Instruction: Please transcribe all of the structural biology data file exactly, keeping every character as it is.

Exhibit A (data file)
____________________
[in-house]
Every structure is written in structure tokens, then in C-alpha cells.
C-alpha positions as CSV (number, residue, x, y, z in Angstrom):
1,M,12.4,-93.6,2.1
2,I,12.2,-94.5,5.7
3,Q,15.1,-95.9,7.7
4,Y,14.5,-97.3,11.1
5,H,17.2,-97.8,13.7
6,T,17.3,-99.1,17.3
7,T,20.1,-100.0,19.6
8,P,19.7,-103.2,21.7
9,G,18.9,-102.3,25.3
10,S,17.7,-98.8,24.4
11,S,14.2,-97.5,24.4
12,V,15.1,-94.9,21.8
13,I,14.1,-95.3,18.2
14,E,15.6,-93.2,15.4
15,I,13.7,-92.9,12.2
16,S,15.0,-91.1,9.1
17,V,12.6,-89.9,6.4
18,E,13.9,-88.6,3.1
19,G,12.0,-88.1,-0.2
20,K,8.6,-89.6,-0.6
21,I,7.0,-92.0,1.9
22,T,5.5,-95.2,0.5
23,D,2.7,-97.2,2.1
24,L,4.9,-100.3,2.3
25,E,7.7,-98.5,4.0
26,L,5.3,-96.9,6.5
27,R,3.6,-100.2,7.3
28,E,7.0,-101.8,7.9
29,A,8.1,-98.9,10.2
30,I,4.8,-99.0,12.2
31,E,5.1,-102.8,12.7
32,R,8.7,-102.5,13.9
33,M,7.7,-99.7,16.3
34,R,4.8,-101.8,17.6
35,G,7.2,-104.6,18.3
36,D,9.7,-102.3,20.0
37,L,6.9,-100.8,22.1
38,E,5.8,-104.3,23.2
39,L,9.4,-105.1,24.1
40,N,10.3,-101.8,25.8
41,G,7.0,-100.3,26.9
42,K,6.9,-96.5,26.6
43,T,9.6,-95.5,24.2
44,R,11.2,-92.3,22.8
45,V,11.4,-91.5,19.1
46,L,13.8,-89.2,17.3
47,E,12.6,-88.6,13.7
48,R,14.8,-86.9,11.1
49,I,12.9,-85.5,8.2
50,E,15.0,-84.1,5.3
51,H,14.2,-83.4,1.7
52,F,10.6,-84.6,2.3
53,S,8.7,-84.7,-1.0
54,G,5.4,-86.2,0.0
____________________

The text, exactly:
[in-house]
Every structure is written in structure tokens, then in C-alpha cells.
C-alpha positions as CSV (number, residue, x, y, z in Angstrom):
1,M,12.4,-93.6,2.1
2,I,12.2,-94.5,5.7
3,Q,15.1,-95.9,7.7
4,Y,14.5,-97.3,11.1
5,H,17.2,-97.8,13.7
6,T,17.3,-99.1,17.3
7,T,20.1,-100.0,19.6
8,P,19.7,-103.2,21.7
9,G,18.9,-102.3,25.3
10,S,17.7,-98.8,24.4
11,S,14.2,-97.5,24.4
12,V,15.1,-94.9,21.8
13,I,14.1,-95.3,18.2
14,E,15.6,-93.2,15.4
15,I,13.7,-92.9,12.2
16,S,15.0,-91.1,9.1
17,V,12.6,-89.9,6.4
18,E,13.9,-88.6,3.1
19,G,12.0,-88.1,-0.2
20,K,8.6,-89.6,-0.6
21,I,7.0,-92.0,1.9
22,T,5.5,-95.2,0.5
23,D,2.7,-97.2,2.1
24,L,4.9,-100.3,2.3
25,E,7.7,-98.5,4.0
26,L,5.3,-96.9,6.5
27,R,3.6,-100.2,7.3
28,E,7.0,-101.8,7.9
29,A,8.1,-98.9,10.2
30,I,4.8,-99.0,12.2
31,E,5.1,-102.8,12.7
32,R,8.7,-102.5,13.9
33,M,7.7,-99.7,16.3
34,R,4.8,-101.8,17.6
35,G,7.2,-104.6,18.3
36,D,9.7,-102.3,20.0
37,L,6.9,-100.8,22.1
38,E,5.8,-104.3,23.2
39,L,9.4,-105.1,24.1
40,N,10.3,-101.8,25.8
41,G,7.0,-100.3,26.9
42,K,6.9,-96.5,26.6
43,T,9.6,-95.5,24.2
44,R,11.2,-92.3,22.8
45,V,11.4,-91.5,19.1
46,L,13.8,-89.2,17.3
47,E,12.6,-88.6,13.7
48,R,14.8,-86.9,11.1
49,I,12.9,-85.5,8.2
50,E,15.0,-84.1,5.3
51,H,14.2,-83.4,1.7
52,F,10.6,-84.6,2.3
53,S,8.7,-84.7,-1.0
54,G,5.4,-86.2,0.0